W3C home > Mailing lists > Public > www-html@w3.org > December 2000

RE: Abandon all hope, ye who enter here! (was: RE: margin element s)

From: Charles F. Munat <chas@munat.com>
Date: Thu, 14 Dec 2000 15:58:28 -0800
To: "'www-html'" <www-html@w3.org>
Message-ID: <007601c06629$c1e73020$0100a8c0@aries>
Jonathan Gray wrote:
"You can crash Netscape 6 quite easily following several simple rules.

1. write a properly formated HTML page which looks nice in IE
2. Write a technical page with HTML/JAVA script above HTML 1.0
3. Use any kind of DHTML effect
4. Try to get content to look half decent
5. Try to get content to download quickly
6. Try and leave anything for the browser to decide."

Hmmm. I've had a few problems, but nothing insurmountable. And the problems
I've had are problems for the programmer, not for the viewer.

If you go to munat.com and enter /rwc/ you can see a site that I'm in the
process of building for the City of Roseville, California.

[Note: this is a work in progress on a staging server, so I've split the URI
to avoid it being picked up from the archives by search spiders. Please
don't refer directly to this page by URI or publish the URI anywhere on the
web, or I'll have to move the pages. And realize that the design/code is not

On the Roseville site, mouse over any of the navigation bar links and you
should get a pop-up box with a description of the link. Is this not DHTML?
What's more, if you tab from link to link using the keyboard, you should get
similar results (of course the tabbing version doesn't work on NS4 because
it doesn't support onfocus). Not only is this DHTML, but it uses absolute

While I haven't finished perfecting this script yet, it's a good example, I
think. And I haven't double checked, but it I'm pretty sure I used strict
XHTML to accomplish this. In Netscape 4, it does use a table, but it should
work if linearized (even though this is obviously moot). To see the benefit,
bump up your text size a notch or two and mouse over a link again.

If you follow the "How much water do I use?" link on the home page, you'll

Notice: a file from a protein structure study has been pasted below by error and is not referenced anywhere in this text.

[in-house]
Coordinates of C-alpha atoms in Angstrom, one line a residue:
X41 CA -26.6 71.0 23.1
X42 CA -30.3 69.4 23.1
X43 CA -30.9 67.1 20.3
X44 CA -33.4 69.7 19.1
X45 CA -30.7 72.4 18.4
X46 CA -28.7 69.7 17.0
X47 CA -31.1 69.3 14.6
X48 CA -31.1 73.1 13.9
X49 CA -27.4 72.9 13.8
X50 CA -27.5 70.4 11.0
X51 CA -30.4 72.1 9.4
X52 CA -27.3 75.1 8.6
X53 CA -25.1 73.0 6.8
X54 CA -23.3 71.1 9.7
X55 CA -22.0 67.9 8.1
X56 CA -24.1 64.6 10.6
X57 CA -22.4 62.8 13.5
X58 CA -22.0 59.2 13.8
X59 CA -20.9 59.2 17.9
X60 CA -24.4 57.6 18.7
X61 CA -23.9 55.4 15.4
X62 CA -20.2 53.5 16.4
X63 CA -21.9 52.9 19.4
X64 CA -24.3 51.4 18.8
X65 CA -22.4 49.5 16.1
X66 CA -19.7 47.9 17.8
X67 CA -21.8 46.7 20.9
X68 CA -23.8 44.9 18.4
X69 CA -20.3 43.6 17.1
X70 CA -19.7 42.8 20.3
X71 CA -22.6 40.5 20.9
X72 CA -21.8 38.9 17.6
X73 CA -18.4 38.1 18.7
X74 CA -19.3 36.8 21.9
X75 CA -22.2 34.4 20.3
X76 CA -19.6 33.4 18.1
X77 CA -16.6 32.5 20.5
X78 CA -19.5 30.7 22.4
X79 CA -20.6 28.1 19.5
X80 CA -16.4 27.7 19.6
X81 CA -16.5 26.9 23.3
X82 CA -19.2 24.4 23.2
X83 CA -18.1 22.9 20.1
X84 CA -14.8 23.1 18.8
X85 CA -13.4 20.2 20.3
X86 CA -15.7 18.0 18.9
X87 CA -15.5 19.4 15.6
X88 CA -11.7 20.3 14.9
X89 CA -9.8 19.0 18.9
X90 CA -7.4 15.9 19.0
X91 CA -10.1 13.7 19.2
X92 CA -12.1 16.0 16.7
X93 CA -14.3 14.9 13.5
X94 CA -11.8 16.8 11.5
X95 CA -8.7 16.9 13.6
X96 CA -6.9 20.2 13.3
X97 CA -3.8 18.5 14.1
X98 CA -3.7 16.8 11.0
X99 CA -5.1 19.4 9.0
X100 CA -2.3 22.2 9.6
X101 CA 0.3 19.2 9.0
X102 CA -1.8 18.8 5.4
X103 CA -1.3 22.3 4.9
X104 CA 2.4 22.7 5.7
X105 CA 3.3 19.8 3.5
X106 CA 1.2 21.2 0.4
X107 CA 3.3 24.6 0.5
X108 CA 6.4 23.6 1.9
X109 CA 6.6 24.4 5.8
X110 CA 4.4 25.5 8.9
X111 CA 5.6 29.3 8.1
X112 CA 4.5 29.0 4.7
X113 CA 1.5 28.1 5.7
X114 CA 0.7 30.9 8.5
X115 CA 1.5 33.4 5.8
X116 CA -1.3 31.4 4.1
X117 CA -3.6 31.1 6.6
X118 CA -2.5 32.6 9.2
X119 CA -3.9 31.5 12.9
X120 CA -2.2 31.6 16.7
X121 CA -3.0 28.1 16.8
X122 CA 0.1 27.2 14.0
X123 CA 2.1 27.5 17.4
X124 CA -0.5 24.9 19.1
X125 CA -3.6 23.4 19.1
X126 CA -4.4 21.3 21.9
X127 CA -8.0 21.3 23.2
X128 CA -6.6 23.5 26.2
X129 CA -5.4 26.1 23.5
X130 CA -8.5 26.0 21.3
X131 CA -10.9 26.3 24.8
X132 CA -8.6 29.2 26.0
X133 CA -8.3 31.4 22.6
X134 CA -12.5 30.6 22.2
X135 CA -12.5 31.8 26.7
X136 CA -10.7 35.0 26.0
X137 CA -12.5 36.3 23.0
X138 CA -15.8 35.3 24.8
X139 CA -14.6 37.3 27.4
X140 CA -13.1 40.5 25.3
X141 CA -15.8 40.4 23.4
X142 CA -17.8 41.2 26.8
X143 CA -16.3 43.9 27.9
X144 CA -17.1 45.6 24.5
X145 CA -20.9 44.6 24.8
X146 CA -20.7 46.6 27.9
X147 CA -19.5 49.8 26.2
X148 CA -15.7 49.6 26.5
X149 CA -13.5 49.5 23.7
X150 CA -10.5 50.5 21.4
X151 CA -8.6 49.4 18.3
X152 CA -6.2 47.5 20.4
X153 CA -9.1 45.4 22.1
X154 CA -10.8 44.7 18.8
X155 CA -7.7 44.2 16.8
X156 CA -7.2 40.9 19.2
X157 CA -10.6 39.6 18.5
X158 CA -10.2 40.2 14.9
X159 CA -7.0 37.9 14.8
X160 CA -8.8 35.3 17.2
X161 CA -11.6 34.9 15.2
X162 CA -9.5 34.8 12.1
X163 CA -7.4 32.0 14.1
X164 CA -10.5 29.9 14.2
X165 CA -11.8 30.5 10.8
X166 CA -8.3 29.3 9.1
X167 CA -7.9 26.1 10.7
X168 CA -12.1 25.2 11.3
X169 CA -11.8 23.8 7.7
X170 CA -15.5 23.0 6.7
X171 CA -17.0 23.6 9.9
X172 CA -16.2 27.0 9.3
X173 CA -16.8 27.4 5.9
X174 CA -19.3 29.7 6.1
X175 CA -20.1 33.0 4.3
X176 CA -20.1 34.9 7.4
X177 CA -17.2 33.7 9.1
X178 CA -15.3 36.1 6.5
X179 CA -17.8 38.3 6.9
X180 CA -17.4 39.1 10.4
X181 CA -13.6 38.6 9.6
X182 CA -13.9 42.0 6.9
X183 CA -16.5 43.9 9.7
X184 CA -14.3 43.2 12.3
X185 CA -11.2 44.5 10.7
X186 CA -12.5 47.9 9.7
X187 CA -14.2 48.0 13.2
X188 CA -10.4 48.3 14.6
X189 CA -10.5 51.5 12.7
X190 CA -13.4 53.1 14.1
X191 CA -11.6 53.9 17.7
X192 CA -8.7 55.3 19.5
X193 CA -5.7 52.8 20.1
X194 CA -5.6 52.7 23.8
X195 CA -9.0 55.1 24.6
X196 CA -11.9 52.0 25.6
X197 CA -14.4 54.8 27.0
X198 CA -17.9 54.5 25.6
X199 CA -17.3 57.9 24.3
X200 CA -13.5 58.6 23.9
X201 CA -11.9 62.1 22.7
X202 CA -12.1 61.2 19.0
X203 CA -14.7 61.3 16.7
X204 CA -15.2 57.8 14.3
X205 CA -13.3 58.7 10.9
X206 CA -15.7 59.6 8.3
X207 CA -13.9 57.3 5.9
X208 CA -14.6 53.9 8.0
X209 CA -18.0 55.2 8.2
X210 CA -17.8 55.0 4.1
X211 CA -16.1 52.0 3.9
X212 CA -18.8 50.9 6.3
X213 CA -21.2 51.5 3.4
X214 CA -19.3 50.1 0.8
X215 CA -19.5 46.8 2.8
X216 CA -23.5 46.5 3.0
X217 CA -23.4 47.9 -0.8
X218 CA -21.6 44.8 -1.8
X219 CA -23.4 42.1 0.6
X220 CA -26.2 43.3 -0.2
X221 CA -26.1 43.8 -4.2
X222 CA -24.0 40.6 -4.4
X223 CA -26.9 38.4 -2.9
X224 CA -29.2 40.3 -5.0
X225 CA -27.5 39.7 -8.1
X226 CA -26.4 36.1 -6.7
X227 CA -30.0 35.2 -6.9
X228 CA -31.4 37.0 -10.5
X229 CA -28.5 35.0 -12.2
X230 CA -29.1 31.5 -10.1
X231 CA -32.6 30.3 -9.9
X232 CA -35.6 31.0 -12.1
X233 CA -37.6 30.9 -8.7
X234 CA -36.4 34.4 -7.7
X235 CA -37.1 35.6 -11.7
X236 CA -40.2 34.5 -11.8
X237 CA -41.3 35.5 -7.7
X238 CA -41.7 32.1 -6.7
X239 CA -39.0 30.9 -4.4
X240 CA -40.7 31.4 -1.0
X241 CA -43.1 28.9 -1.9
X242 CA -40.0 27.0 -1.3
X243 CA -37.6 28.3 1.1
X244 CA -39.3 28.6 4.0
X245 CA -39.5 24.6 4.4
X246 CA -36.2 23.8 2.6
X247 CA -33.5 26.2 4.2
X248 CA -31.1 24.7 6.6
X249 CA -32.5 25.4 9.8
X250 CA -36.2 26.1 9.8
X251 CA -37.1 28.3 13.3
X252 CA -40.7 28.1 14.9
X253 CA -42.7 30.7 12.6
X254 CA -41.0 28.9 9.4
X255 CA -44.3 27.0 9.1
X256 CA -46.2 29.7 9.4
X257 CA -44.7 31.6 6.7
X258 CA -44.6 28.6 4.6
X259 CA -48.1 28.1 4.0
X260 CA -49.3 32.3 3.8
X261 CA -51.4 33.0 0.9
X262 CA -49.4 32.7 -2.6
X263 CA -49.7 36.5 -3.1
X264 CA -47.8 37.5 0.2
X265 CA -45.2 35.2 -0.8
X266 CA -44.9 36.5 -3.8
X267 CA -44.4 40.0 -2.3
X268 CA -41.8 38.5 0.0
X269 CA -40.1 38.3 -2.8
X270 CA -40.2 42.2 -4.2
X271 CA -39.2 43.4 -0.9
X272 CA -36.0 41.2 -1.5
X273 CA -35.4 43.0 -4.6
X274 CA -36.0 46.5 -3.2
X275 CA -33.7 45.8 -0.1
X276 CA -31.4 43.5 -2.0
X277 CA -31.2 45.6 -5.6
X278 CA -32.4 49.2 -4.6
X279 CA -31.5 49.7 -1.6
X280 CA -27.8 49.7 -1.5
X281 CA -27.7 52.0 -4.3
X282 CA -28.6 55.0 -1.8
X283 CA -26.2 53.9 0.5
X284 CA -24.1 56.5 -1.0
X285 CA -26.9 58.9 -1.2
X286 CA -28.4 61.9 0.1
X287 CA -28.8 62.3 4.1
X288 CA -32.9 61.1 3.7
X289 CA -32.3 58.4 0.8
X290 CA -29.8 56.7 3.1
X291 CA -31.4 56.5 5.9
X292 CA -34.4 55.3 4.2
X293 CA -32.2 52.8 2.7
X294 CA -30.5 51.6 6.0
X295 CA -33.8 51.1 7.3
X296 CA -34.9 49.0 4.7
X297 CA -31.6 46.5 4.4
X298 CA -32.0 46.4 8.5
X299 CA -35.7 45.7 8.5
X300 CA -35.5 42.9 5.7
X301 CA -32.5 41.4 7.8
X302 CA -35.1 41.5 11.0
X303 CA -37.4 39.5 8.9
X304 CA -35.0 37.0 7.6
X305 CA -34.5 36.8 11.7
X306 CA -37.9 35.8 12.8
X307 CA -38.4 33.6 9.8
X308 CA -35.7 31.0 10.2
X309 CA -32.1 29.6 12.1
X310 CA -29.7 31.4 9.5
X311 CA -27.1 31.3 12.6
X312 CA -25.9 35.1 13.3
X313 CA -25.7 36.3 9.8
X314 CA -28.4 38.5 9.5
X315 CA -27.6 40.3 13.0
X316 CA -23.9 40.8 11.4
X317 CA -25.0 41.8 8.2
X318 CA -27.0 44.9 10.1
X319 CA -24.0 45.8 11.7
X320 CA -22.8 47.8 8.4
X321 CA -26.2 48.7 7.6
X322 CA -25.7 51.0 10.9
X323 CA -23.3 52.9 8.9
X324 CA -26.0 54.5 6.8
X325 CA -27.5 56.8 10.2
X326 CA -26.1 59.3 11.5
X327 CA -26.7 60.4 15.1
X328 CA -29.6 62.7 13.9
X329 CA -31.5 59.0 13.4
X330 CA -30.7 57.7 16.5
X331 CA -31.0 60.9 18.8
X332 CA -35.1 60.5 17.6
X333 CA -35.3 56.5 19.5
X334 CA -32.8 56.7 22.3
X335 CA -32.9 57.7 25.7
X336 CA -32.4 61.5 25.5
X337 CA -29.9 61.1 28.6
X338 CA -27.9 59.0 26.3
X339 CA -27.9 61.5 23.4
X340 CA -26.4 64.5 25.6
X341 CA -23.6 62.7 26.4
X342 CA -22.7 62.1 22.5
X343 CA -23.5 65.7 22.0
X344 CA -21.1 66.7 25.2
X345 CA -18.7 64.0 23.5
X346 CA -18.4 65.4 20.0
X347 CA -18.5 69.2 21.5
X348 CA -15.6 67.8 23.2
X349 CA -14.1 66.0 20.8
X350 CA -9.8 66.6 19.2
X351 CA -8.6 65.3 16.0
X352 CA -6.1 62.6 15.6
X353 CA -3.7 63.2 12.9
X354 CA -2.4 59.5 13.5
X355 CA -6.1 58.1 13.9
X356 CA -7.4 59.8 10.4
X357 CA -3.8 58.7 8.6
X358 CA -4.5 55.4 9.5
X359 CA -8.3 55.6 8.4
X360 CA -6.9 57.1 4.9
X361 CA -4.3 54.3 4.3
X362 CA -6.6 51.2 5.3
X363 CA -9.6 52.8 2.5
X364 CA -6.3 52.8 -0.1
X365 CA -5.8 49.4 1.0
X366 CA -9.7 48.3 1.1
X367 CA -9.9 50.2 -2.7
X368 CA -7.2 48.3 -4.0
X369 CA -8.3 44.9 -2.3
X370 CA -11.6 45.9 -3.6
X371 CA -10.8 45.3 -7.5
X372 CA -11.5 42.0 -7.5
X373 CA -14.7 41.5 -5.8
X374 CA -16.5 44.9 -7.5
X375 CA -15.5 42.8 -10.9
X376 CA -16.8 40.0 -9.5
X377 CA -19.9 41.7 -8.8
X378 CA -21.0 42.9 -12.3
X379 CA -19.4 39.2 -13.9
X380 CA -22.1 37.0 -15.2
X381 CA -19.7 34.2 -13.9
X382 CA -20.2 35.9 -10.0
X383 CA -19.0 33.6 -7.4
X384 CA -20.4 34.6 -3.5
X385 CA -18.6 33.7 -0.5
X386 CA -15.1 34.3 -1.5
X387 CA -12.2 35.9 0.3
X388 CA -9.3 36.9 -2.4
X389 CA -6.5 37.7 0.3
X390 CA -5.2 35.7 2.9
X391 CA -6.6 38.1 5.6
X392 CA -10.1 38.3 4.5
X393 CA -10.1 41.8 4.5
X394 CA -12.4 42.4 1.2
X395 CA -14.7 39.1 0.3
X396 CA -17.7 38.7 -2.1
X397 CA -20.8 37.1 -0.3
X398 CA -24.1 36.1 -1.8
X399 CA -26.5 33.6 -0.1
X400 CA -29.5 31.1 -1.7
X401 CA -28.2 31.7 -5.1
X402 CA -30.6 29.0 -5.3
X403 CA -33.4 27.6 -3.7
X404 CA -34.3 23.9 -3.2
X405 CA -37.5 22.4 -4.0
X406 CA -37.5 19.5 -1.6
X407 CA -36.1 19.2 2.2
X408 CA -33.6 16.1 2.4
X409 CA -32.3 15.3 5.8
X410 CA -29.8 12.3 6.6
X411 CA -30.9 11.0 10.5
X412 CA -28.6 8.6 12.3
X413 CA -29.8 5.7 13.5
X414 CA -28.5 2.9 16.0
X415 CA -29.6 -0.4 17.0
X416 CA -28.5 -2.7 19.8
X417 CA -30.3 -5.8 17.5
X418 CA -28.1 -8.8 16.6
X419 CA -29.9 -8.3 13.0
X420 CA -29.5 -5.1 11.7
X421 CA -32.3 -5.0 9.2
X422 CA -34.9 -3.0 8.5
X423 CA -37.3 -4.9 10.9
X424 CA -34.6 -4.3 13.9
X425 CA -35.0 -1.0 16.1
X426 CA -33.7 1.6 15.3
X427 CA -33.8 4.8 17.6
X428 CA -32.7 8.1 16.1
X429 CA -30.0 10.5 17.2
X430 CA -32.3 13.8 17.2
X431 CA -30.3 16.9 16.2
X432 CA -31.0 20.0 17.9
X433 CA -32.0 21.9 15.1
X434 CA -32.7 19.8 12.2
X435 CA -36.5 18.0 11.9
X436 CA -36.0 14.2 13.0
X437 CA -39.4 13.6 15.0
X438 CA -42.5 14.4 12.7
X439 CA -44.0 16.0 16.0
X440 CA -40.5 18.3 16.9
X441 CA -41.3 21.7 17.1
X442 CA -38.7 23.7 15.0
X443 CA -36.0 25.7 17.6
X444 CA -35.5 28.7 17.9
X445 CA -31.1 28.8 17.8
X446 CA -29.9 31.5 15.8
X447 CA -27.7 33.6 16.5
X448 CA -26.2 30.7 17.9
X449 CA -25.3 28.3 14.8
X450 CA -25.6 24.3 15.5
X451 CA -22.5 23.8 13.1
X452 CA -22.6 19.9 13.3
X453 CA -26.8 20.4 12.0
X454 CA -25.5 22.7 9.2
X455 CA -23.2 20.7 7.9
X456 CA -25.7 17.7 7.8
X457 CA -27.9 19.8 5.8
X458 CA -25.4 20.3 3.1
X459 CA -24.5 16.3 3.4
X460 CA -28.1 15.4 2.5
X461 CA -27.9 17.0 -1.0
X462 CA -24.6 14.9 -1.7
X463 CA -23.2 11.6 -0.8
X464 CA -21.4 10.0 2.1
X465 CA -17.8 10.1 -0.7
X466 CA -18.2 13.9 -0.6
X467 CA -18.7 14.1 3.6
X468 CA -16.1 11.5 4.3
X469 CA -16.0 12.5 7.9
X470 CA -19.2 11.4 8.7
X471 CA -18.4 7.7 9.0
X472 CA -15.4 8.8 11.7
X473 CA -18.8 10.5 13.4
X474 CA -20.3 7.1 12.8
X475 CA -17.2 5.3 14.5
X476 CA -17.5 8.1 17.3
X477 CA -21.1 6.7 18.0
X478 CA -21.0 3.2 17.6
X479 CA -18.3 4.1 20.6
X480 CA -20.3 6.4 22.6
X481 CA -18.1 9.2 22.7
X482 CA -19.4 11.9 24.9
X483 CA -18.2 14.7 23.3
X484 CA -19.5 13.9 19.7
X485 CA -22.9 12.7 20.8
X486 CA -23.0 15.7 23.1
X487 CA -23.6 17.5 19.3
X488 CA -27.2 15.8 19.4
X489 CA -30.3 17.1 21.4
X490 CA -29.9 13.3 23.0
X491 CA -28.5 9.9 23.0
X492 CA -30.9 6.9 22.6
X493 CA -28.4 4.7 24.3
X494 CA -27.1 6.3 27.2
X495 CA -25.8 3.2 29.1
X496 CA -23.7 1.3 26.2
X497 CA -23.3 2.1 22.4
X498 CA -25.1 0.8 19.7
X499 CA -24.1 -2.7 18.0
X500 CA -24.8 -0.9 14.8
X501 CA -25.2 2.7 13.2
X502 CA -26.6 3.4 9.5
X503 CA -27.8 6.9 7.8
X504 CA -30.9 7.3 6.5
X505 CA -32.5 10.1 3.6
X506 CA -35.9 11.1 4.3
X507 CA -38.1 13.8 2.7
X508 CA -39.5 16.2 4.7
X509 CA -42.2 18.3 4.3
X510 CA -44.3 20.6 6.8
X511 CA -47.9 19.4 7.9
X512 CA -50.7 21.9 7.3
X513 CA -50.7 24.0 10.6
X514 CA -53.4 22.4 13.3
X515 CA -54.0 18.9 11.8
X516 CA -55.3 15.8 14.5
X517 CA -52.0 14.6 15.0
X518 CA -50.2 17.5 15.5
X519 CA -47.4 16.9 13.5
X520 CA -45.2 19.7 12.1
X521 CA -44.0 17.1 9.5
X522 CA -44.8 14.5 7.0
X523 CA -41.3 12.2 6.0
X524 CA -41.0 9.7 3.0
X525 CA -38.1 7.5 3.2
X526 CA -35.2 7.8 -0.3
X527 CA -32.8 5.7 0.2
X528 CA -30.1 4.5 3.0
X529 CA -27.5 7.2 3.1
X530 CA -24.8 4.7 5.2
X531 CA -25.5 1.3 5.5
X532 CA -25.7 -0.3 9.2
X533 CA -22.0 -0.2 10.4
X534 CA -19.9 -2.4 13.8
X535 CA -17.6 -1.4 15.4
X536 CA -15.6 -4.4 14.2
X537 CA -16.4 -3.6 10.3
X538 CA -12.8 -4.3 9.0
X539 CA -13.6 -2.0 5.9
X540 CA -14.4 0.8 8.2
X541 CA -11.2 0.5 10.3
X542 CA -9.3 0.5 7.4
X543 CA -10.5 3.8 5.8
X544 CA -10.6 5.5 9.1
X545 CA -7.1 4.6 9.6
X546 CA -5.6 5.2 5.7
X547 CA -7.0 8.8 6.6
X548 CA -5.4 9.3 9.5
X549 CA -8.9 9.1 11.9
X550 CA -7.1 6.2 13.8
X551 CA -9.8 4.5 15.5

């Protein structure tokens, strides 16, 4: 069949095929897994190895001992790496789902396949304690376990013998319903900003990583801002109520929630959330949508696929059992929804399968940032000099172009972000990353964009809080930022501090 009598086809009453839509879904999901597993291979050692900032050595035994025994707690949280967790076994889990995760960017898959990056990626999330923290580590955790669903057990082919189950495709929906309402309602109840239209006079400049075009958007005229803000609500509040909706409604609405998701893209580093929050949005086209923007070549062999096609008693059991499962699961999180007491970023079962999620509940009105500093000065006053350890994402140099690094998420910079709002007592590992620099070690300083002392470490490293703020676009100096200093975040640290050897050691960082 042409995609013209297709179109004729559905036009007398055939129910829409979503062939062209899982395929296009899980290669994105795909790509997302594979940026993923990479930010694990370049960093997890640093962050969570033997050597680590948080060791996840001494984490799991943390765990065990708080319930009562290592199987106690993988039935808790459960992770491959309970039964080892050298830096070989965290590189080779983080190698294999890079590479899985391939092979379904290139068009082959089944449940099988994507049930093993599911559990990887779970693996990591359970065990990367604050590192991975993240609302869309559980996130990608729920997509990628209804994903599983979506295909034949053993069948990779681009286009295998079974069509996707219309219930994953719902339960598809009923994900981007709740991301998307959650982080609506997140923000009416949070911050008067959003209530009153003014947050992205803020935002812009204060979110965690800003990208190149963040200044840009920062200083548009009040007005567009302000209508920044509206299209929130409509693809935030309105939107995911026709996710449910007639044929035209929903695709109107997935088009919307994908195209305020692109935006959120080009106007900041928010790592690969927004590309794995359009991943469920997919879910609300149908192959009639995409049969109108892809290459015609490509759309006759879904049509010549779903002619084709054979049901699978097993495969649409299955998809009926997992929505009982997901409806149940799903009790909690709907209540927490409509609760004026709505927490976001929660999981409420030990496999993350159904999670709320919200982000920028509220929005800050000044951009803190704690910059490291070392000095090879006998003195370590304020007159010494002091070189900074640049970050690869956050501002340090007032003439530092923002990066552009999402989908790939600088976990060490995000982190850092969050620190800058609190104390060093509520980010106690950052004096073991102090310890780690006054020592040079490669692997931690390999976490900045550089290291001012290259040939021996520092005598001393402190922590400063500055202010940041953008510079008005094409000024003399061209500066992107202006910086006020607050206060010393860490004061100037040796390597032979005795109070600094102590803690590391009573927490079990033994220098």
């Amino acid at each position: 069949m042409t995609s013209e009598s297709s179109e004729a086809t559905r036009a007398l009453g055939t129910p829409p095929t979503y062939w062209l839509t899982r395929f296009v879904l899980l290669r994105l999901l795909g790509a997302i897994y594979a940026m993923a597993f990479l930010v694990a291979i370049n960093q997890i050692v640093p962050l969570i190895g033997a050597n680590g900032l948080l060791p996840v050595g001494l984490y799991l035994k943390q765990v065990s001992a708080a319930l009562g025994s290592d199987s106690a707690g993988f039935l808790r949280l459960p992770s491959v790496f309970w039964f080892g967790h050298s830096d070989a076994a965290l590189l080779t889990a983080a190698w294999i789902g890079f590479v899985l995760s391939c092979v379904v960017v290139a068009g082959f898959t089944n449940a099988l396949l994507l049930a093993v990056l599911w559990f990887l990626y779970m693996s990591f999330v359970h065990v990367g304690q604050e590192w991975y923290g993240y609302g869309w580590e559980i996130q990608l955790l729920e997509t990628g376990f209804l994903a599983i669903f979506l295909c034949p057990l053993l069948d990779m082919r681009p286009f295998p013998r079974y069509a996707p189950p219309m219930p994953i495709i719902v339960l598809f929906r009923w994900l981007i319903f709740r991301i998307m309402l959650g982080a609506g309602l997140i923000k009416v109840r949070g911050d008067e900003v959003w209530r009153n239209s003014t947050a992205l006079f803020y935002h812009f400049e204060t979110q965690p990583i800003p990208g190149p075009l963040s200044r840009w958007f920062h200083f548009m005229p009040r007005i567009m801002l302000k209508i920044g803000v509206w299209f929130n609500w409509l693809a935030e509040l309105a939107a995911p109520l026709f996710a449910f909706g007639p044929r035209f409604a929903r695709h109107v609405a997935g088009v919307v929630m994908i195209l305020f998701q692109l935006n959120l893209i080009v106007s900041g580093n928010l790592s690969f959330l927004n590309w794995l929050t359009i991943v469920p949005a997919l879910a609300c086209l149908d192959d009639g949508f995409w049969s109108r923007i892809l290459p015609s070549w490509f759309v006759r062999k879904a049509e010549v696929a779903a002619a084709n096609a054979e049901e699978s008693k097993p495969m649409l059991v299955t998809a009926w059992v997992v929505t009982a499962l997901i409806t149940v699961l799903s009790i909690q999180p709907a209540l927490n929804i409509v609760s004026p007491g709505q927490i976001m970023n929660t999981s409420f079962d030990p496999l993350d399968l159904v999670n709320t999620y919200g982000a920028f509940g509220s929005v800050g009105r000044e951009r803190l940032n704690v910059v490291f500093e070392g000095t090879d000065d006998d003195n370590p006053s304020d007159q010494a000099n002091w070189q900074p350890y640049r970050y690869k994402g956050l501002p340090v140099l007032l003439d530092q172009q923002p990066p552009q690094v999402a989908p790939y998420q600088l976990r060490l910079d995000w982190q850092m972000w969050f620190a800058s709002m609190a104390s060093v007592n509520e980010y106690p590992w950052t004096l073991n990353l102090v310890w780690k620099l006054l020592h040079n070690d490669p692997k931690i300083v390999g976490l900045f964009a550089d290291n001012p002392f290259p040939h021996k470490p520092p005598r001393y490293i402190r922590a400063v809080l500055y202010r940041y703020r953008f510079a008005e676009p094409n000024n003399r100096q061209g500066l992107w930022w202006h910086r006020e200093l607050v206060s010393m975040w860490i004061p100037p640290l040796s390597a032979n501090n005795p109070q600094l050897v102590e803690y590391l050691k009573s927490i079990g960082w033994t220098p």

find a page with more DHTML. I *have* had problems with this page not
loading or working properly in Netscape 6, but it seems intermittent. When
it does load properly, it works just fine.

One problem I've noticed with Netscape 6 is that when you tab through the
links, it only goes so far and then stops. Very annoying, but not something
your average user will notice. I wouldn't recommend it to people who can't
use a mouse, however.

Another problem, particularly noticeable on the How much water do I use?
page mentioned above, is that Netscape 6 often fails to load the page
completely. This is a terrible nuisance. I've had to click the reload button
over and over again on some pages to get them to finish loading. I've yet to
figure out why some pages do this and other don't. And, of course, Netscape
6, like its predecessors, is incredibly SLOW.

That said, it provides much better support for the standards than either IE
or Opera (Opera is actually looking kind of pitiful at the moment). If
Mozilla can work out some of these bugs in time for a 6.1 release, this
could be the future (near future, anyway) of web browsing.

But, referencing both your points the Roseville site mentioned above:

1. This site is full of properly formatted HTML pages that look identical in
IE and Netscape 6 (except for NS6's smaller font sizes). I don't know why
you're having trouble, but I suspect the problem is IE, not Netscape. Can
you provide specific examples (how about a site? I showed you mine...).

2. These pages are strict XHTML 1.0 with CSS2 and JavaScript 1.3
(ECMAScript), certainly higher than HTML 1.0.

3. All of them use DHTML. And with NS6's greater support of the DOM, you can
actually do MORE on NS6 than on IE. But, of course, you have to do the work
of learning the DOM (and forget that document.all crap). But note that DHTML
is generally a waste of time anyway. For one thing, it's usually
inaccessible. For another, it only works on certain browsers. For another,
see what Jakob Nielsen has to say. Is your DHTML really enhancing your site,
or just your ego?

4. It is EASY to get content to look fully decent on Netscape 6: FOLLOW THE
RULES. There are a few glitches, but none terribly serious. In fact, on my
dynamically-served sites, I've begun to use one version for Netscape 4 and
another for IE, Opera, and Netscape 6 (and degrading gracefully for all
other browsers). So only Netscape 4 requires any tweaking at all.

5. Netscape is slow and always has been. Stick to Opera if you want fast, I
guess. This one bugs me, too. For example, a page that took 3 seconds for IE
over a 28.8 modem took 18 seconds for Netscape 6. That's 600% slower. What
gives, Mozilla?

6. I don't understand this point. You don't like the defaults?

Charles F. Munat,
Seattle, Washington
Received on Thursday, 14 December 2000 18:52:38 UTC

This archive was generated by hypermail 2.3.1 : Wednesday, 7 January 2015 15:05:55 UTC